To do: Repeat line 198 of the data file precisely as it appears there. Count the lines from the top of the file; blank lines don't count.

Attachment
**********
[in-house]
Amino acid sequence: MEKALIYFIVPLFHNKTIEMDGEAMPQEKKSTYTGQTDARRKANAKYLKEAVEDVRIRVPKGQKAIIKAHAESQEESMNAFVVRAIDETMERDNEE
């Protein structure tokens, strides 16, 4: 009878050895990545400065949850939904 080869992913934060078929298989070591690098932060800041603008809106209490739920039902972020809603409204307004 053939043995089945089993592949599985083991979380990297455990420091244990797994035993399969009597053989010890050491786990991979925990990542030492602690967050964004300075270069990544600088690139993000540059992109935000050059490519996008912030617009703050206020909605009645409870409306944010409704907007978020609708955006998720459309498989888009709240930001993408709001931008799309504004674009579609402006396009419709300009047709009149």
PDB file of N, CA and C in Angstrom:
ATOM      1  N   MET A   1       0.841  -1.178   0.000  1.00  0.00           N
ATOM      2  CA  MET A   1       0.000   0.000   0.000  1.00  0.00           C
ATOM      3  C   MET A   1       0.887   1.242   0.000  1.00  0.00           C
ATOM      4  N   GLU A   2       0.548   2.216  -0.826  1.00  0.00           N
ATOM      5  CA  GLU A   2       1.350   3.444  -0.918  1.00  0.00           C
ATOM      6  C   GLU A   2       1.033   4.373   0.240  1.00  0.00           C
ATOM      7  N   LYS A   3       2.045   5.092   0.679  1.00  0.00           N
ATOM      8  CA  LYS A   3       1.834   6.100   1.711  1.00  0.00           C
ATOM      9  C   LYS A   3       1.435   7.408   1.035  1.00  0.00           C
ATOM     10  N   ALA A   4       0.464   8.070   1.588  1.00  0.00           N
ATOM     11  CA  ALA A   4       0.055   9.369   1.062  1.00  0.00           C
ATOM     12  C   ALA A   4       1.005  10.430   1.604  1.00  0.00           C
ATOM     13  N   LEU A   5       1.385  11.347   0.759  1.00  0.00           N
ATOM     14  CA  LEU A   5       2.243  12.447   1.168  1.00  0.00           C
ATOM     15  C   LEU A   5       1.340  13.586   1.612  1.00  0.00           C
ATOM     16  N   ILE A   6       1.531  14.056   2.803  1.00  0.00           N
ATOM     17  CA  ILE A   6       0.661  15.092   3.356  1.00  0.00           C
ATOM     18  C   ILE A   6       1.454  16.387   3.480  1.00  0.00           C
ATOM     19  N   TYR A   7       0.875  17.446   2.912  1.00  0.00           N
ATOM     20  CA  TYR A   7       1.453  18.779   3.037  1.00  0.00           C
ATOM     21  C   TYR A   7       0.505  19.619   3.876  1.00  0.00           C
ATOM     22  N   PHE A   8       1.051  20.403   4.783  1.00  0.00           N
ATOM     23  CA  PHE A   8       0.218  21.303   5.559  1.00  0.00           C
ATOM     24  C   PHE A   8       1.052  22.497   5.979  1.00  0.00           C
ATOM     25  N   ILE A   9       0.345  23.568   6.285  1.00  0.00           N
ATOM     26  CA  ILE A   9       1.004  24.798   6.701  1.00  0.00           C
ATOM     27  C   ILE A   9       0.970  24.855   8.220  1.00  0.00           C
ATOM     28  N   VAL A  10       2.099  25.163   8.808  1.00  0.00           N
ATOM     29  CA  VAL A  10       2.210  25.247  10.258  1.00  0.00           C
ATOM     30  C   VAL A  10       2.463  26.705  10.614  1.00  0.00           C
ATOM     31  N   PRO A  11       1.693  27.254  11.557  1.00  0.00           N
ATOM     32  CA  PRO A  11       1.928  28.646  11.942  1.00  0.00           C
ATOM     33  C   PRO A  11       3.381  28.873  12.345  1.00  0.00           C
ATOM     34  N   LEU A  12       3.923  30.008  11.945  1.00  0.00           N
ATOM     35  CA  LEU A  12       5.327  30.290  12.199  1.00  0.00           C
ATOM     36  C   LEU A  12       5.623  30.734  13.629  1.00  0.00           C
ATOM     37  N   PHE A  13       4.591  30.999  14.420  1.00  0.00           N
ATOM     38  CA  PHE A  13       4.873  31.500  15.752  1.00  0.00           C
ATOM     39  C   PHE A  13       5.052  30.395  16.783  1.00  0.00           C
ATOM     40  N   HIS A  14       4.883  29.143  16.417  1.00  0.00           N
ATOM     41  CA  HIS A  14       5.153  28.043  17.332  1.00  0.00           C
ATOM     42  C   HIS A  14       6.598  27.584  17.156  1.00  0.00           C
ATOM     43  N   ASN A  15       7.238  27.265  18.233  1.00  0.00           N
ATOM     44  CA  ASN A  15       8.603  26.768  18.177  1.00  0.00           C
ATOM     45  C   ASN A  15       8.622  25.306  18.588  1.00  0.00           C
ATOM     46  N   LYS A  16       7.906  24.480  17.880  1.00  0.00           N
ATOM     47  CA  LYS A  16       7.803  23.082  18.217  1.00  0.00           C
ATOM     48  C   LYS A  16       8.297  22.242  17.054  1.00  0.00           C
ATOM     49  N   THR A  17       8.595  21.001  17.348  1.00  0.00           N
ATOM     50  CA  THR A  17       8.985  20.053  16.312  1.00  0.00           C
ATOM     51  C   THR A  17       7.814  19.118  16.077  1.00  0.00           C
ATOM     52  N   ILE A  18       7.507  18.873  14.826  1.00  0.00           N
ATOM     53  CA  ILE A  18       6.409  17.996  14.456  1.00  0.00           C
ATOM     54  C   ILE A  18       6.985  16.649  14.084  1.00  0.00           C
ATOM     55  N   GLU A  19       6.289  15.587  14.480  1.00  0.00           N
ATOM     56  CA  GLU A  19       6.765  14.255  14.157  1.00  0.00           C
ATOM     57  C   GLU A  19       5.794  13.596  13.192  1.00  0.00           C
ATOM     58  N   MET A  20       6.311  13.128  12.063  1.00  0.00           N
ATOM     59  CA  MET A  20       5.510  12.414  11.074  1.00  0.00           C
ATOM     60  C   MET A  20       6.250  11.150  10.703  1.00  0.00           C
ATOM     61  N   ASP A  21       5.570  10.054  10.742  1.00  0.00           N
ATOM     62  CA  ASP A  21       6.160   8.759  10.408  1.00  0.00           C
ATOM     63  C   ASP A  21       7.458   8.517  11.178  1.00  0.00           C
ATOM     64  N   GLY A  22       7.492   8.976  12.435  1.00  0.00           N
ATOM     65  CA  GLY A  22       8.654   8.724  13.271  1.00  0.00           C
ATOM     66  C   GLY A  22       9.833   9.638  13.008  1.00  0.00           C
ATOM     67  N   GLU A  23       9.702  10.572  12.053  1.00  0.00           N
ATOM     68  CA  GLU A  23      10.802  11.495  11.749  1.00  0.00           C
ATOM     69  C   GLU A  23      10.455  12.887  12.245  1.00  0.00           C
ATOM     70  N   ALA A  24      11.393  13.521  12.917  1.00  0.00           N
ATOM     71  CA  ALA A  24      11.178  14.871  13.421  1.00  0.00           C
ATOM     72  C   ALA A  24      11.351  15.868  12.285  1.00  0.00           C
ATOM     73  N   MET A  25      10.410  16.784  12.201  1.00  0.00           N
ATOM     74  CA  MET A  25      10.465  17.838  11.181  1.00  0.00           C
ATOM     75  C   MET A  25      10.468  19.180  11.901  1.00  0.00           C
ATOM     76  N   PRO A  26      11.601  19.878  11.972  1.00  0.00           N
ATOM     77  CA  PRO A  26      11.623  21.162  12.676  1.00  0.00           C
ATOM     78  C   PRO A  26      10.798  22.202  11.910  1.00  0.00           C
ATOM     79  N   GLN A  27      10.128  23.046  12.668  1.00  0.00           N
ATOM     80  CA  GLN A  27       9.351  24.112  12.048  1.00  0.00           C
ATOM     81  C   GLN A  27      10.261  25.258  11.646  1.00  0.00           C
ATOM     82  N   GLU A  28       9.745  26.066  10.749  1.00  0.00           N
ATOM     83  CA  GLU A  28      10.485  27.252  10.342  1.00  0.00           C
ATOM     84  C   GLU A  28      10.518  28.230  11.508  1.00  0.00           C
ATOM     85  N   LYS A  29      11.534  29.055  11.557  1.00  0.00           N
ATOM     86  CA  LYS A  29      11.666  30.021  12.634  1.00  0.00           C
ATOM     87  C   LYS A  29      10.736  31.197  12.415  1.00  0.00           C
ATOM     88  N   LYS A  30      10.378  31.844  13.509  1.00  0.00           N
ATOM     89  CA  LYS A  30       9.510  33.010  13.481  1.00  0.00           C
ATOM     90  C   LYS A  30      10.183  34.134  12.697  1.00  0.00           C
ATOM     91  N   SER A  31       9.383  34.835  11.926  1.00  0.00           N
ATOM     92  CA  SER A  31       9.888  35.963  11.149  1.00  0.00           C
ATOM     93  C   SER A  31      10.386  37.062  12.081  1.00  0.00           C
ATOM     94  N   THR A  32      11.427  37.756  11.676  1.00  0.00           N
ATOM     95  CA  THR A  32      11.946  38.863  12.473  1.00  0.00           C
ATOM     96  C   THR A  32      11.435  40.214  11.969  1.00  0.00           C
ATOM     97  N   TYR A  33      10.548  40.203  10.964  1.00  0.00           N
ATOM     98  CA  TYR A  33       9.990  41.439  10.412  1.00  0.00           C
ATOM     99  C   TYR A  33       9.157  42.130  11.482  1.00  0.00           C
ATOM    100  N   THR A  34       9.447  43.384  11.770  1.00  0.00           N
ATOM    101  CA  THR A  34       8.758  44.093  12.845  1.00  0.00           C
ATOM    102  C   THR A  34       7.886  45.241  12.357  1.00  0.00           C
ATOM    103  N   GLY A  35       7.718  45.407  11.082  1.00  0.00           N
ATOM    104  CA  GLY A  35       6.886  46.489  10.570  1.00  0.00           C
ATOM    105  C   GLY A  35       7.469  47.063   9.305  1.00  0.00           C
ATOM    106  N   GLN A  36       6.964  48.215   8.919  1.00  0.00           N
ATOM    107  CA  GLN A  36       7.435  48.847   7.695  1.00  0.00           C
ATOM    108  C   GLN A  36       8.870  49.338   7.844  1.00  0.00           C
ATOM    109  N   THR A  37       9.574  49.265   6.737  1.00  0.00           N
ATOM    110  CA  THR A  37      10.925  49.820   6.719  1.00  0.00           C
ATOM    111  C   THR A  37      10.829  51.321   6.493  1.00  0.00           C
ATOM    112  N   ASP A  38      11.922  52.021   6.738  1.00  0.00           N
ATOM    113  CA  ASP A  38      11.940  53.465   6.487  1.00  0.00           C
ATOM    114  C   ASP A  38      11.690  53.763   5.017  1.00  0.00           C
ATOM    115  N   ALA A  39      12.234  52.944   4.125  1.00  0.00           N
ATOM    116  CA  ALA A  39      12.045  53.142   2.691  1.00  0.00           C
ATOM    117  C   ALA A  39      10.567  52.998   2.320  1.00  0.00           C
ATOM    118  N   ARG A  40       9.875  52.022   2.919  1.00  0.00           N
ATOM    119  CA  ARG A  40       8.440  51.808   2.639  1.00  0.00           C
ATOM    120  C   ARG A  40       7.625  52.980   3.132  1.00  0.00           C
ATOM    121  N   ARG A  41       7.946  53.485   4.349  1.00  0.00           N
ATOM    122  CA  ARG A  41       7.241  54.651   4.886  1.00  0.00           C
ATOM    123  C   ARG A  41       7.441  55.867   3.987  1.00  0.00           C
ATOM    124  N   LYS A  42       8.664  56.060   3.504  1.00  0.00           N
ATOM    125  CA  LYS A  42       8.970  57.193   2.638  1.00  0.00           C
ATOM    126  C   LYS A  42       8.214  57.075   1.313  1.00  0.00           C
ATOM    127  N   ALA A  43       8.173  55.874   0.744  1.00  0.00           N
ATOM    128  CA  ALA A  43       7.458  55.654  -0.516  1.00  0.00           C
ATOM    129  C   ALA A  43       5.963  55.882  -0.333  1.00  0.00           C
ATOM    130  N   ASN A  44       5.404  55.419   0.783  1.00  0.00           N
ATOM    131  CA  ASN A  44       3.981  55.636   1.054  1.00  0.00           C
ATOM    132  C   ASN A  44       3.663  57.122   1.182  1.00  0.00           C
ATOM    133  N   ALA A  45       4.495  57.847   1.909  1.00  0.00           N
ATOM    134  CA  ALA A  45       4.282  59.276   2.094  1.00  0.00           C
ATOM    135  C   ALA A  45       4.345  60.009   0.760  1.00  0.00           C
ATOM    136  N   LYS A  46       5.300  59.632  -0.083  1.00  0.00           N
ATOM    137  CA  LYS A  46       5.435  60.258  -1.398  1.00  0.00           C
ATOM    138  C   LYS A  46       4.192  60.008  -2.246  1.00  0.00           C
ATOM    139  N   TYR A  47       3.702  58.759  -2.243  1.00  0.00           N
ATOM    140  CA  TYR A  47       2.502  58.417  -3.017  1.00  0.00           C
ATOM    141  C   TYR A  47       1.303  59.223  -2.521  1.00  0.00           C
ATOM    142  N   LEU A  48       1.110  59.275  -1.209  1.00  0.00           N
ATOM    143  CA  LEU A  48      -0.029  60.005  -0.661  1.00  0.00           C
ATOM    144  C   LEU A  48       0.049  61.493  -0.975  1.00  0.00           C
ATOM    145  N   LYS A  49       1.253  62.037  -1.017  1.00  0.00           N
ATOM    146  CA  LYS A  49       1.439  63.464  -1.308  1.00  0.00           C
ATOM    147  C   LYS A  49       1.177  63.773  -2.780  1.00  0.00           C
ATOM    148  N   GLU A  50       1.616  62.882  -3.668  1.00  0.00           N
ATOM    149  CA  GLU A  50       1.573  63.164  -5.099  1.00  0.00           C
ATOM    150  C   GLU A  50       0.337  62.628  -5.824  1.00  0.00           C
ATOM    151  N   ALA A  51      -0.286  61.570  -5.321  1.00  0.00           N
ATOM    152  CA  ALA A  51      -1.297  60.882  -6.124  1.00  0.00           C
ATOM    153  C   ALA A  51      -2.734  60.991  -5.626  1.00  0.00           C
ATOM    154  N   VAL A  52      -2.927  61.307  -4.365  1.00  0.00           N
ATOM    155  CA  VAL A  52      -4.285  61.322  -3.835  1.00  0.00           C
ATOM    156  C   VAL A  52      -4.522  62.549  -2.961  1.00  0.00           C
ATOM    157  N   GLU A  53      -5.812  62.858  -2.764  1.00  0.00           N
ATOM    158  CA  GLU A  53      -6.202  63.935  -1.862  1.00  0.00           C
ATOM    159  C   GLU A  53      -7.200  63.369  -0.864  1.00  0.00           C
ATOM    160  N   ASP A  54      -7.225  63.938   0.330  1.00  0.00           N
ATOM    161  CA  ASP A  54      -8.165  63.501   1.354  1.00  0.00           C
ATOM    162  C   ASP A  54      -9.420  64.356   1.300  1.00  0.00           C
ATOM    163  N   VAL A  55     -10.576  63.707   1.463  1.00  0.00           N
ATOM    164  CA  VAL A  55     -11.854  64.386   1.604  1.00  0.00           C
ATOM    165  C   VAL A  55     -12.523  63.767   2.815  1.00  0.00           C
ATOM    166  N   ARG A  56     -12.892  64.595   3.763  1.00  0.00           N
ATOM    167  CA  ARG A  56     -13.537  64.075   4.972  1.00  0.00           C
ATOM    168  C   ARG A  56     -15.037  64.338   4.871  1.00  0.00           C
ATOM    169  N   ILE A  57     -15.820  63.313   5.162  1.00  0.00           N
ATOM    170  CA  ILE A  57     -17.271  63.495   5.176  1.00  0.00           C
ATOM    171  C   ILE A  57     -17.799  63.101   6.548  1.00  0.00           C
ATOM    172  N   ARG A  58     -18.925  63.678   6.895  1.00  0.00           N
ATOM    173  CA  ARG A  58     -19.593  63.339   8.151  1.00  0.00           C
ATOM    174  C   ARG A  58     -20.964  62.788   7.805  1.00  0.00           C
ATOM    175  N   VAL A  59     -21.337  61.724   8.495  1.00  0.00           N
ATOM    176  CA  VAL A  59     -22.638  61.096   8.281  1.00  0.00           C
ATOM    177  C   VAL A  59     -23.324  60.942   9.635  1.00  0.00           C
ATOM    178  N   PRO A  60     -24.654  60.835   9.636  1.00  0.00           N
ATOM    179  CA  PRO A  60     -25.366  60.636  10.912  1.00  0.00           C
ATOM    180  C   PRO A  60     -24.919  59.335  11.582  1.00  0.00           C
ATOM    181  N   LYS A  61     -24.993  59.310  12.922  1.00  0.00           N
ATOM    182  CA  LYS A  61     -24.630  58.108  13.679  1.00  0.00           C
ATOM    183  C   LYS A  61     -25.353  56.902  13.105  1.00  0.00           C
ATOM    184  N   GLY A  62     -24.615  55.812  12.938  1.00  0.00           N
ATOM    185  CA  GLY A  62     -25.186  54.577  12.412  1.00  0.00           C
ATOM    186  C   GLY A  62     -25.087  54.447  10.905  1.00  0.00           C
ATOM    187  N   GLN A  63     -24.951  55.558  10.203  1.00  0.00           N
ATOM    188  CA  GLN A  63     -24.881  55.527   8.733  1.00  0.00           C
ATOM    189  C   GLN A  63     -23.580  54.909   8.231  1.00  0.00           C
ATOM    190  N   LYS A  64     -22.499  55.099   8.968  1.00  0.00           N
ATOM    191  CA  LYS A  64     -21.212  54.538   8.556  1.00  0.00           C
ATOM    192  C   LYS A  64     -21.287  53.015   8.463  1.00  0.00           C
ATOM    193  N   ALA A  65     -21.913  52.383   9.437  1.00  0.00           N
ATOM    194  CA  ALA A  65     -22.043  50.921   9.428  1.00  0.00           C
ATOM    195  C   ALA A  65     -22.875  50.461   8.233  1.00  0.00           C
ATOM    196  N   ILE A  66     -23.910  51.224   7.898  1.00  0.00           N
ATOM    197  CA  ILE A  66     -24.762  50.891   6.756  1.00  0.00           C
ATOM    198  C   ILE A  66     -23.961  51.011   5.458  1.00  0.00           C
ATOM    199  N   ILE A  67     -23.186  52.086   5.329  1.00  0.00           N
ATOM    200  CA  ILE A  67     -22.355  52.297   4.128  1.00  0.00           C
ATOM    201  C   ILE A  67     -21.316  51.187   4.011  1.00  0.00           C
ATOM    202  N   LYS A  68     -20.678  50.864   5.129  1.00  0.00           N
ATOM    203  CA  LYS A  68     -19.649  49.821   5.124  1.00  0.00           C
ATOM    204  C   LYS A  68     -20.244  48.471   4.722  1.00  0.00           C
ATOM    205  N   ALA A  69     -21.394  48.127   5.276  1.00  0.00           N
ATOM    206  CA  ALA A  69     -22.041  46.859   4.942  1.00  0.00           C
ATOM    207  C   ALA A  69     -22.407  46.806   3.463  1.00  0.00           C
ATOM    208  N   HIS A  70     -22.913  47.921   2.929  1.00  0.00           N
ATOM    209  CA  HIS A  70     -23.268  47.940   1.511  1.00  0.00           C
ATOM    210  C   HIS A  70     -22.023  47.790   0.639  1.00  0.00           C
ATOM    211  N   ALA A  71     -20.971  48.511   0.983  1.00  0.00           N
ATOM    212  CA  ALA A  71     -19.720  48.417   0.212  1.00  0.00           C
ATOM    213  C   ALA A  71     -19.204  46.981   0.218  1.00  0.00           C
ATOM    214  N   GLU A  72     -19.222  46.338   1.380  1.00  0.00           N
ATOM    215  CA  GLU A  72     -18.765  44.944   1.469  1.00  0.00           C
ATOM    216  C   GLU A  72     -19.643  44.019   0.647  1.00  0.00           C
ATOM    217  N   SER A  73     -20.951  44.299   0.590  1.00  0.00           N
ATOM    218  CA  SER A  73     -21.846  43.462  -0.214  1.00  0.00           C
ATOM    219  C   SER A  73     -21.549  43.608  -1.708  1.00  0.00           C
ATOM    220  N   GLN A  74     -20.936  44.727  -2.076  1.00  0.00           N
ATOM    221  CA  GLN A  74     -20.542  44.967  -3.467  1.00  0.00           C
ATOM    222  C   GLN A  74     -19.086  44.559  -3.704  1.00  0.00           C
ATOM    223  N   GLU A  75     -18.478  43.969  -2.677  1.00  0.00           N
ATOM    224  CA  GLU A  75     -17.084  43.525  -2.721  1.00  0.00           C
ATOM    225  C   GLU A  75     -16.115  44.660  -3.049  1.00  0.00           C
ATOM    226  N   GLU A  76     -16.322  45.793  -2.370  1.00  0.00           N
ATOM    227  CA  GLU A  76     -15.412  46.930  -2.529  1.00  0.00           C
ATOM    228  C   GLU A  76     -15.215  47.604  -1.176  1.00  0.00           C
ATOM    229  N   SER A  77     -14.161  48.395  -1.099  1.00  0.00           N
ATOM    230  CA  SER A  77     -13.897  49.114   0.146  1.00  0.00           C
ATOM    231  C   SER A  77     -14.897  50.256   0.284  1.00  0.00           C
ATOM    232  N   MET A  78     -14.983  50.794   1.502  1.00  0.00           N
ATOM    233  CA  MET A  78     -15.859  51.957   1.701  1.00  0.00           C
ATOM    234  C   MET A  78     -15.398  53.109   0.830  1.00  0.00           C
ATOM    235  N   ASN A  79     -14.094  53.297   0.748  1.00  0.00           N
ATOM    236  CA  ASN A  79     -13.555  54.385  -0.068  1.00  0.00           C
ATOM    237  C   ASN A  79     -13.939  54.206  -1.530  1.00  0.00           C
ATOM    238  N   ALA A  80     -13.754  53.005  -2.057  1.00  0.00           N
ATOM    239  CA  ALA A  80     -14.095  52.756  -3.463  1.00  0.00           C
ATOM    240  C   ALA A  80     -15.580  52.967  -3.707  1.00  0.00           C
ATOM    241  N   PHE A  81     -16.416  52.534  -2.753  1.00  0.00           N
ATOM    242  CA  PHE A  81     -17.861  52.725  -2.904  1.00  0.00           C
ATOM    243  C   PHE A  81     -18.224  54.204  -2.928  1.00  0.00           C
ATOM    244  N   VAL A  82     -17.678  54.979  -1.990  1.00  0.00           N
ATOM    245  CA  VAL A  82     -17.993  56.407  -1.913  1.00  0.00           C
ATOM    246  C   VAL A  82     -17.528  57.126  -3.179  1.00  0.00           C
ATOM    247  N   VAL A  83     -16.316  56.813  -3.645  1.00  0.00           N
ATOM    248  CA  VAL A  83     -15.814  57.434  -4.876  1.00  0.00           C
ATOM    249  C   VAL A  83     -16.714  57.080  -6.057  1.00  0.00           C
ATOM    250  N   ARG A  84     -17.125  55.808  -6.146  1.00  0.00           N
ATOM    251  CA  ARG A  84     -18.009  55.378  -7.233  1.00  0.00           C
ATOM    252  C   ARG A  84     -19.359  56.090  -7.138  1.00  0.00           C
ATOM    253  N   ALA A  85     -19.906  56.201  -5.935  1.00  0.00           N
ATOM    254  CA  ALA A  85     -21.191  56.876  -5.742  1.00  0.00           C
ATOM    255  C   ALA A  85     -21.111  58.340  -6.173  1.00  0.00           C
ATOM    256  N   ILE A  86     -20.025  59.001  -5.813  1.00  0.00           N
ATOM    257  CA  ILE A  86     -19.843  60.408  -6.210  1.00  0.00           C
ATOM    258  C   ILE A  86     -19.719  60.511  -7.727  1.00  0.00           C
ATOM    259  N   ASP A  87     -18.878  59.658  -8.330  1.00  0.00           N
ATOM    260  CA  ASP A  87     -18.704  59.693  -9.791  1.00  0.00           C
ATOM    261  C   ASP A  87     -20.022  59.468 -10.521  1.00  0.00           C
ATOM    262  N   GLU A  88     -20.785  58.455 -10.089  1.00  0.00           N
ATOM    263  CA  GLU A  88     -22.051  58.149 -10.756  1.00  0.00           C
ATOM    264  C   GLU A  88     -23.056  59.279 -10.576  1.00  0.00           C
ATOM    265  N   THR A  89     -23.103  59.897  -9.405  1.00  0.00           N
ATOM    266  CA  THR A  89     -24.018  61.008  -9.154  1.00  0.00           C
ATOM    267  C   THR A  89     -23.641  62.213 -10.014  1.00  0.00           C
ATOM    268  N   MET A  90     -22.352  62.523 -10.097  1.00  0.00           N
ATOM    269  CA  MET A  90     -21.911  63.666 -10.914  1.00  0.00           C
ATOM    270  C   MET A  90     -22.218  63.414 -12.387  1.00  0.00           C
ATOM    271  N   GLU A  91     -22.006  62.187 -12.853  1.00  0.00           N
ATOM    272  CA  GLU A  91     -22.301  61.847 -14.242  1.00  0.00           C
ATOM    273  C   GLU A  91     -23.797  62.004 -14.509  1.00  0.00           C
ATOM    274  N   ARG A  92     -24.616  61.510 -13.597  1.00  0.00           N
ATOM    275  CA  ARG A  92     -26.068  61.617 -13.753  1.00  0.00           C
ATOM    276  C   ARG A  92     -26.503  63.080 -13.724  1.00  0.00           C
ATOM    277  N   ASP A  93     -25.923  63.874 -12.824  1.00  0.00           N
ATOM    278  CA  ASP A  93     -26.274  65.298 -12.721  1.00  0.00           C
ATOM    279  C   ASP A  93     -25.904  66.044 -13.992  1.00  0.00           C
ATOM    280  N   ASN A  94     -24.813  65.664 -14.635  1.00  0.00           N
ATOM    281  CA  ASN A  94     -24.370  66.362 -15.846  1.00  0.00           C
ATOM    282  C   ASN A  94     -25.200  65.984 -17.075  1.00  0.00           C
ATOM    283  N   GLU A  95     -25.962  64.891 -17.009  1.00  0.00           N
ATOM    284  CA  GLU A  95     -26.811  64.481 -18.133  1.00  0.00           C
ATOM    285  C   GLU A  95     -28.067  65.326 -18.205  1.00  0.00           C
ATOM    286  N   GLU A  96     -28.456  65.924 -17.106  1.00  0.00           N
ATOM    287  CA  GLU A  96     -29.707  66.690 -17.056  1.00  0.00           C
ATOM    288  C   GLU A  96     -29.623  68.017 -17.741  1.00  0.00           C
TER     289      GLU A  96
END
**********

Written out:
ATOM    194  CA  ALA A  65     -22.043  50.921   9.428  1.00  0.00           C